Your Spring Digital Detox

Do you remember when the main technological annoyance was the landline ringing during dinner?

And when did the family wrestling for the remote turn into a silent lounge with everyone hunched over a tablet?

Digital devises are sold as ways to keep us connected with each other, but studies now show the wired world is interfering with our lives and playing havoc with relationships. Like many, I’m a sucker for social media, but with Spring in the air and nature beckoning her tranquil hand, I’m feeling that this is the perfect season for a digital detox.

If the feeling calls to you too, here’s a quick How To Guide for the unplugging process:

Be honest now.

Are you in a controlling relationship with your phone?

Are you at its beck and call?

Do you fight the need to check the text that just came through?

Phones go where we go. As a result they invade our private conversations, private moments and private lives.

Continual access to multiple social media platforms can also create a wired state within; an extended arena of noise and compulsion creating a deafening “white noise” in our lives.

A recent British survey found that three quarters of women in committed relationships feel that mobile phones are interfering with their love life.

In America, a child therapist has warned parents about the effects of mobile use on family life. She described children’s upset at having “no eye contact on school pick up until an important text is written and sent”.

If you find your mobile is getting your attention more than the loved people in your life, it’s time to put your foot down.

For a set period of time over the weekend, or for two nights of the week, agree with your family or partner not to have access to mobiles or smartphones. If you are expecting a vital call, put the phone on a shelf or in your bag out of reach.


I have a teen daughter. I KNOW this could be a hard one to negotiate … but try it.

Use the time that you would be plugged in to reconnect with each other. Talk about something you’ve learned during the day. Make plans. Have a laugh. Be creative.

Humans are naturally conditioned to pay attention to noises, however small.

As cavepeople, if we weren’t triggered to action by the tiniest piece of stimulation, we probably wouldn’t notice the predator creeping up behind us. Because of this, we are hardwired to respond to new information coming in – even if we are in the middle of trying to write an assignment or reading a book.

Checking emails and updates whilst working may lead you to think you’re multi-tasking, but brain scans reveal that actually the brain is simply switching from one task to another at a very quick rate.

The result is similar to pulling an all-nighter.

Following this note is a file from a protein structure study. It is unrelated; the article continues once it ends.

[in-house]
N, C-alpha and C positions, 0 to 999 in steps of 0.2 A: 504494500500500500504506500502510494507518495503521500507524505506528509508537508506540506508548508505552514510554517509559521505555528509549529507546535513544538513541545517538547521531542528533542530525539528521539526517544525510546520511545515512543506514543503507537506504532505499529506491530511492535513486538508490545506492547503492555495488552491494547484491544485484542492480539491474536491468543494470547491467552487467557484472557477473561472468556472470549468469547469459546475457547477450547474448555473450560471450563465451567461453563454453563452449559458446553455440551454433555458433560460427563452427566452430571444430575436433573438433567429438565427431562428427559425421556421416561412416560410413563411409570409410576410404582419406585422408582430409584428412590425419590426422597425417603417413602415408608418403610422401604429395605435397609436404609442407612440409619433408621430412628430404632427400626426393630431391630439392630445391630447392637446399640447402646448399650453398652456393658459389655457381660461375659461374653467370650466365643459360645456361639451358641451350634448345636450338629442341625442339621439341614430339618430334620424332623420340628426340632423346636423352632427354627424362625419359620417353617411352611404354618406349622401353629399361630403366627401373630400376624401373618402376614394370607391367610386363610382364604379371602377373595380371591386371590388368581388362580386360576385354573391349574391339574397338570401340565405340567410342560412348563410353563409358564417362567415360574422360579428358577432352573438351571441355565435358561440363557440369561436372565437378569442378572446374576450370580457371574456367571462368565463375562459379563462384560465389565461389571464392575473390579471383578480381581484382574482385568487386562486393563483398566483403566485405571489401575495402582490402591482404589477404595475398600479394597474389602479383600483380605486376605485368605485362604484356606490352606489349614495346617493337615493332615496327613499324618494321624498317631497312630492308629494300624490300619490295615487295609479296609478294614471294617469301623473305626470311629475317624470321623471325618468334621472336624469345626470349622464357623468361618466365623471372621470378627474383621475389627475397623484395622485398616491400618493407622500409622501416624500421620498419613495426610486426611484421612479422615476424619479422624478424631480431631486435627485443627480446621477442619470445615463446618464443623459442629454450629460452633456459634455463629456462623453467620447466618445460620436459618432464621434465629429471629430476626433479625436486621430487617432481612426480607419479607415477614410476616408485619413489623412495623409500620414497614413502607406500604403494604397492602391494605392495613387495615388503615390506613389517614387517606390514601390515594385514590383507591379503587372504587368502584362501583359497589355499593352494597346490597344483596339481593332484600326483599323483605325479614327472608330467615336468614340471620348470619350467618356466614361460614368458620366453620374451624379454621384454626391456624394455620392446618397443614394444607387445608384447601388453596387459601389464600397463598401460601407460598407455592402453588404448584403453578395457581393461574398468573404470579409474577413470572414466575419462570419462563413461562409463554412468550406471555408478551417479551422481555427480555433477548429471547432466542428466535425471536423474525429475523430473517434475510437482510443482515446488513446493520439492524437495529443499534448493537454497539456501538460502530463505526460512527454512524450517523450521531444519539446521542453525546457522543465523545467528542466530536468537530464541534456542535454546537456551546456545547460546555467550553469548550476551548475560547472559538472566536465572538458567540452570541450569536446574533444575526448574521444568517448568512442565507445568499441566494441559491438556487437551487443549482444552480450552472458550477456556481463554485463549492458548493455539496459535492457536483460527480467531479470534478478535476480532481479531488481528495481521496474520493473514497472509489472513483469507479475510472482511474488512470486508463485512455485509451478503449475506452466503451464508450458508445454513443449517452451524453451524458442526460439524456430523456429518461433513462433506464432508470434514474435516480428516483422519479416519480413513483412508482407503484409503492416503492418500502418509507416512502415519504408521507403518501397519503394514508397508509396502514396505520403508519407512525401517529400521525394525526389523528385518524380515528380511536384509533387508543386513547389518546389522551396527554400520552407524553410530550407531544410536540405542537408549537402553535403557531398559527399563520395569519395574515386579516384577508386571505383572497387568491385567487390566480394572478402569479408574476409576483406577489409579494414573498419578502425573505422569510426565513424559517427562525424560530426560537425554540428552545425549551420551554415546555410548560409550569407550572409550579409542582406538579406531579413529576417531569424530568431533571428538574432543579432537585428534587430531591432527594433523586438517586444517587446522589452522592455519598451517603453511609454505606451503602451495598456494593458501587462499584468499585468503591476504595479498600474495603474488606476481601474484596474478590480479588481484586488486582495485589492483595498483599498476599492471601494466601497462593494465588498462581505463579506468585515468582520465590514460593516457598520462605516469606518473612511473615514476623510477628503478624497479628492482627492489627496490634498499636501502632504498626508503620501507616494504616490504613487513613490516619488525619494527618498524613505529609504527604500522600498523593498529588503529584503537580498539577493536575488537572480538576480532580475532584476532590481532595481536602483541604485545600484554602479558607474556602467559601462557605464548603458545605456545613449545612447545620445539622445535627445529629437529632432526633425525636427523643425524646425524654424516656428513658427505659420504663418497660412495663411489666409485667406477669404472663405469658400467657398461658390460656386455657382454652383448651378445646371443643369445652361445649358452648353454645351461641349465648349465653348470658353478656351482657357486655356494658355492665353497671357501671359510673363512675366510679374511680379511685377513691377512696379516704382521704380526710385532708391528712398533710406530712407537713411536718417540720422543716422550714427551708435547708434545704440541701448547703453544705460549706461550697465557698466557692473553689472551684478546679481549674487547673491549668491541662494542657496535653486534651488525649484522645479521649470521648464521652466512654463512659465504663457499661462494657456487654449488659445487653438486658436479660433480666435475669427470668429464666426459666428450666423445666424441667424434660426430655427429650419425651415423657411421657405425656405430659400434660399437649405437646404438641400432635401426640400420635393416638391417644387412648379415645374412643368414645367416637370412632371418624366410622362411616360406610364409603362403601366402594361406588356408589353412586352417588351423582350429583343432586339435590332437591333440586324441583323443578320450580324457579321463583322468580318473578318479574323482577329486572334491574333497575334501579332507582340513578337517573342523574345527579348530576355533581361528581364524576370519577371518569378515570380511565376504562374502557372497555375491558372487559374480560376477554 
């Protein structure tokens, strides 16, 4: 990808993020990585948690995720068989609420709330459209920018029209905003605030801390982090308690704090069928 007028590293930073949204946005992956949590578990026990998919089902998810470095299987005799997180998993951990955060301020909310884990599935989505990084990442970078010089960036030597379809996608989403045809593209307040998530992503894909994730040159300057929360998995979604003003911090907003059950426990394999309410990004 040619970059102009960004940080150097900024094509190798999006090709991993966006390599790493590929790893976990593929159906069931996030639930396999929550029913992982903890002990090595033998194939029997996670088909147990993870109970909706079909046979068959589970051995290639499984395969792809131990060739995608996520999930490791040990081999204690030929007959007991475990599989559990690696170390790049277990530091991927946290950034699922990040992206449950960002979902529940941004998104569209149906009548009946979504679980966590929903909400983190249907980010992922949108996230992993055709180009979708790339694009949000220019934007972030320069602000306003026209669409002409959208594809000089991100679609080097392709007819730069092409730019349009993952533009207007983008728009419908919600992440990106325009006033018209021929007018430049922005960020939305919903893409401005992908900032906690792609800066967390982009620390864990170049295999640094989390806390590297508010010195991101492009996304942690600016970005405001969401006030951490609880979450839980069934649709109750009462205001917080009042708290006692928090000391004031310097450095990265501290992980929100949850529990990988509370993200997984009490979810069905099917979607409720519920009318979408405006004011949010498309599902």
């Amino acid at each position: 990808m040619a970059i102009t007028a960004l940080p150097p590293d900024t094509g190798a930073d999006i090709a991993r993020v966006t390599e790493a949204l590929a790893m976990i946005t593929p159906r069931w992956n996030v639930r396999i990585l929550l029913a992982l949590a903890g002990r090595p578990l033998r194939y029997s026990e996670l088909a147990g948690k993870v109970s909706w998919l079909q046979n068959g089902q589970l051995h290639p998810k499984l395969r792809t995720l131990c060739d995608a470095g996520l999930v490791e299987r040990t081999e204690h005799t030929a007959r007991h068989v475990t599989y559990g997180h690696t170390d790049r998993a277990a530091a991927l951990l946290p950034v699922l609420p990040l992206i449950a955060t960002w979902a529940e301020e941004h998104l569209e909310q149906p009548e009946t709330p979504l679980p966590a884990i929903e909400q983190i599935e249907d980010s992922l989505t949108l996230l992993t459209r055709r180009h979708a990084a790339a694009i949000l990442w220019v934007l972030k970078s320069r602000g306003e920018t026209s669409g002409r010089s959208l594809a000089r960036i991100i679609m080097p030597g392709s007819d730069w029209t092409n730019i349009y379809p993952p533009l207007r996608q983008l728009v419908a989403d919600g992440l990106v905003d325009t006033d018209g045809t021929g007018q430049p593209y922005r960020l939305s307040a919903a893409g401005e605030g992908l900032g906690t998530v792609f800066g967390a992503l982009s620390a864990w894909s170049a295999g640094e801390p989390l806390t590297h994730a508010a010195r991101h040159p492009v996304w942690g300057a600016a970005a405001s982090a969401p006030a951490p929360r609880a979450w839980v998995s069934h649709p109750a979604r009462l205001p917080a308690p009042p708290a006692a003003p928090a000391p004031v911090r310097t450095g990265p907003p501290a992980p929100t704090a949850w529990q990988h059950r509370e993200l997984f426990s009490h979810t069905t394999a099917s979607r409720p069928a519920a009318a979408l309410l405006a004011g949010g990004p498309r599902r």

By switching activities quickly, we actually reduce our IQ by 10% and become around 40% less efficient at what we’re doing.

We may live in a digital world, but human beings are designed to be in nature.

Ever since the Industrial Revolution, two centuries ago, people have become increasingly disconnected from the natural world. Lives that were once regulated by Circadian Rhythms are now governed by man-made clocks.

With the rise of the Internet and other technologies we are even further removed.

Living here on the Isle of Wight, we are blessed with the most incredible beaches, forests, hills and areas of outstanding natural beauty.

My plan is to get outside, breathe the fresh air and see the difference it makes to my headspace – and productivity.

Ever heard the saying, “if a tree falls in a forest and there’s nobody to hear it, then does the tree make a sound”?

The new version could be, “if I do something, and I haven’t posted it on social media, has it really happened?”

At what point did we collectively convince ourselves that unless our lives are photographed, updated and “liked” that they lack innate value?

Sometimes it is great to share our exciting news, but if you are locked in an addictive routine of skimming social media you are at risk of losing touch with your own life goals.

In a world that is hyper-connected there is something quite sacred about experiencing a wonderful thing and feeling comfortable about not telling the whole world.

Whilst platforms such as Facebook can be very cool for self-expression, they also lure people into making their lives a performance for some invisible audience.

By taking a month out from social media, you’ll notice yourself drop psychological baggage that you didn’t even know you were carrying. No longer sucked into watching other people’s lives unfold and comparing your own existence to theirs, you are able to focus on your own dreams instead.


Up for a period of down-sized digitality?

Sounds pretty blissful, doesn’t it?

Wishing you a week of gorgeous Zen.


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